Yet, this is a very worthy project, and Emilie does not take “I don’t have time to read” as an excuse. So, I cleared the chocolate wrappers, budget reports, and file folders containing single receipts from 2007 off the desk of my day job. I told my colleagues not to bother me. “Please turn down the Christmas music”, “No I don’t want to come to the office party”, “I don’t have time for mulled wine, mince pies, and discussions about how Cindy in Accounts really shouldn’t wear her hair like that.” I was doing something important. I was organising my time so I’d know if I had time to re-read a book. Not a moment for office frivolity.

After seven hours and thirty-two minutes of focused analytics and statistical analysis, I came to the conclusion that I would indeed have time to read the book…if I held all calls, cancelled my appointment with the chiropodist, and cracked on with it.

Realising that I had left my copy of The Guide in a box in my father’s closet in a house on a different continent, I opted to download the Kindle version. The beauty of this platform is that it doesn’t waste time with silly things like page numbers. Instead, it gets straight to the point and tells you how long you can plan on reading.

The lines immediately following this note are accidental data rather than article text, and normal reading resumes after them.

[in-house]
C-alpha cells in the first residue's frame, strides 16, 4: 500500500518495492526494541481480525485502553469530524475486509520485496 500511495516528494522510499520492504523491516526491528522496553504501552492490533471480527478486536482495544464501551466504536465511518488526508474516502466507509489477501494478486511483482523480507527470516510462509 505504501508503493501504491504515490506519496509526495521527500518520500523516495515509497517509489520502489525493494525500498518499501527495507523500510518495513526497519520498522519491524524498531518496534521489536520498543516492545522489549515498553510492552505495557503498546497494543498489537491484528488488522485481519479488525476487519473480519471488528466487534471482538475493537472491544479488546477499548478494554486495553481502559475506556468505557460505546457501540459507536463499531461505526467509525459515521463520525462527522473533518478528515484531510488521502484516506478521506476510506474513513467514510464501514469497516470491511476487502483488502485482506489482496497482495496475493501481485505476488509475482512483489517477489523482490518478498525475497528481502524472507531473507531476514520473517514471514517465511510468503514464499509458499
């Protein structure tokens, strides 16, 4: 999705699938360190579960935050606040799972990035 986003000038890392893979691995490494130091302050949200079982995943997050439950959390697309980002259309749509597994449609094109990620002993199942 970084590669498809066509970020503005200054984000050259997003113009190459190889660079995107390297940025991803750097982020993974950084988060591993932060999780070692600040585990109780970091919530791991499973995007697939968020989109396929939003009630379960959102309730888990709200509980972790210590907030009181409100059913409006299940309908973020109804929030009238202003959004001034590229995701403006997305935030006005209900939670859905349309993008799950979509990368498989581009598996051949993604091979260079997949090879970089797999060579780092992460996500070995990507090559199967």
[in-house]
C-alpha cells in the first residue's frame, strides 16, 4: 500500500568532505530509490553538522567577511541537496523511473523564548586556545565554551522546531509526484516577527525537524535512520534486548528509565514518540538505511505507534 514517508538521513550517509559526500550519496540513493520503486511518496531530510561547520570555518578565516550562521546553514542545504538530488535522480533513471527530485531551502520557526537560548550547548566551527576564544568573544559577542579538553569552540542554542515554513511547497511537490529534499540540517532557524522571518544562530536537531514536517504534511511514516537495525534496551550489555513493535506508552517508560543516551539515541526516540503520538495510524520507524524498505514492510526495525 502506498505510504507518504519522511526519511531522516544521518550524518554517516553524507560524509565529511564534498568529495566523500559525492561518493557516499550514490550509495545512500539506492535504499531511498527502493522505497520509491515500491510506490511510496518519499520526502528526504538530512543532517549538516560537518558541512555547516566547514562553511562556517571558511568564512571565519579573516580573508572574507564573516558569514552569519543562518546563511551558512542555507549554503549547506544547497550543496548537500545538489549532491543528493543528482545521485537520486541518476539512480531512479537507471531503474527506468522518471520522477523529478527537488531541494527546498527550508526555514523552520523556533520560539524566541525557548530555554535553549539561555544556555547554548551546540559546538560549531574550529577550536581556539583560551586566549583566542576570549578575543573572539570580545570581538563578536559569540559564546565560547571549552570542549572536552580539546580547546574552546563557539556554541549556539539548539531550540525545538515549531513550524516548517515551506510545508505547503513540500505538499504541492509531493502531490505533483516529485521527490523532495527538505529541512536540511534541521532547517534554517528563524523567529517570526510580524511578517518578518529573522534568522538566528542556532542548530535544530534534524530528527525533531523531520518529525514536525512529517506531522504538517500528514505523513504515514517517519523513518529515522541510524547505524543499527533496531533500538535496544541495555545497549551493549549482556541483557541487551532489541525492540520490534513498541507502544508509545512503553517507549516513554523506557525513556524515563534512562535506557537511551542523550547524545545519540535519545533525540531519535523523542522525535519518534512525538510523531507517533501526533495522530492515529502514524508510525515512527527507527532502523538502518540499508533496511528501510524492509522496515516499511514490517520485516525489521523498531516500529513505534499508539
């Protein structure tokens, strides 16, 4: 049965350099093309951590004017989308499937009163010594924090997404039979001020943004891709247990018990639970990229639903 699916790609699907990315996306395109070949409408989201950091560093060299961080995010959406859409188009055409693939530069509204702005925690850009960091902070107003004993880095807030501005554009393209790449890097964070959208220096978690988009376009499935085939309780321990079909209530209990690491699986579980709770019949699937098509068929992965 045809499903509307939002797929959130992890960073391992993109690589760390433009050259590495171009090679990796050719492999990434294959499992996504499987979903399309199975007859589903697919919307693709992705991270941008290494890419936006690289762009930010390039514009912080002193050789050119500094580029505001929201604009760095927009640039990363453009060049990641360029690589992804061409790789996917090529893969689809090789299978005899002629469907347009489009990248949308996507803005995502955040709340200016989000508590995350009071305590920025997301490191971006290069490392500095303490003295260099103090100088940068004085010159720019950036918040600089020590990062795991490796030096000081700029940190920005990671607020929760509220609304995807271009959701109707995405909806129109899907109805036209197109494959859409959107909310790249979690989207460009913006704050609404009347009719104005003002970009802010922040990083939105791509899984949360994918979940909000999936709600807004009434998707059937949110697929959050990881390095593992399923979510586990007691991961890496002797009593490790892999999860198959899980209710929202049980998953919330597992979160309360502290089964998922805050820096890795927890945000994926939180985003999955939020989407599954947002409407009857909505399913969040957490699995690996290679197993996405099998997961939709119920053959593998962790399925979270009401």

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Three hours and thirty-nine minutes later, I was quite happy that Emilie is a tough task master and forced me to make time for a novel I’d already read. Twenty-six years after the first reading, the book seemed to change slightly from science fiction to a handy list of contemporary technology. Back then, it was sci-fi and every piece of it was weird, wonderful, and completely fictitious. Reading it in 2014, Adams seem like a fortune teller, able to foresee gadgets of the future: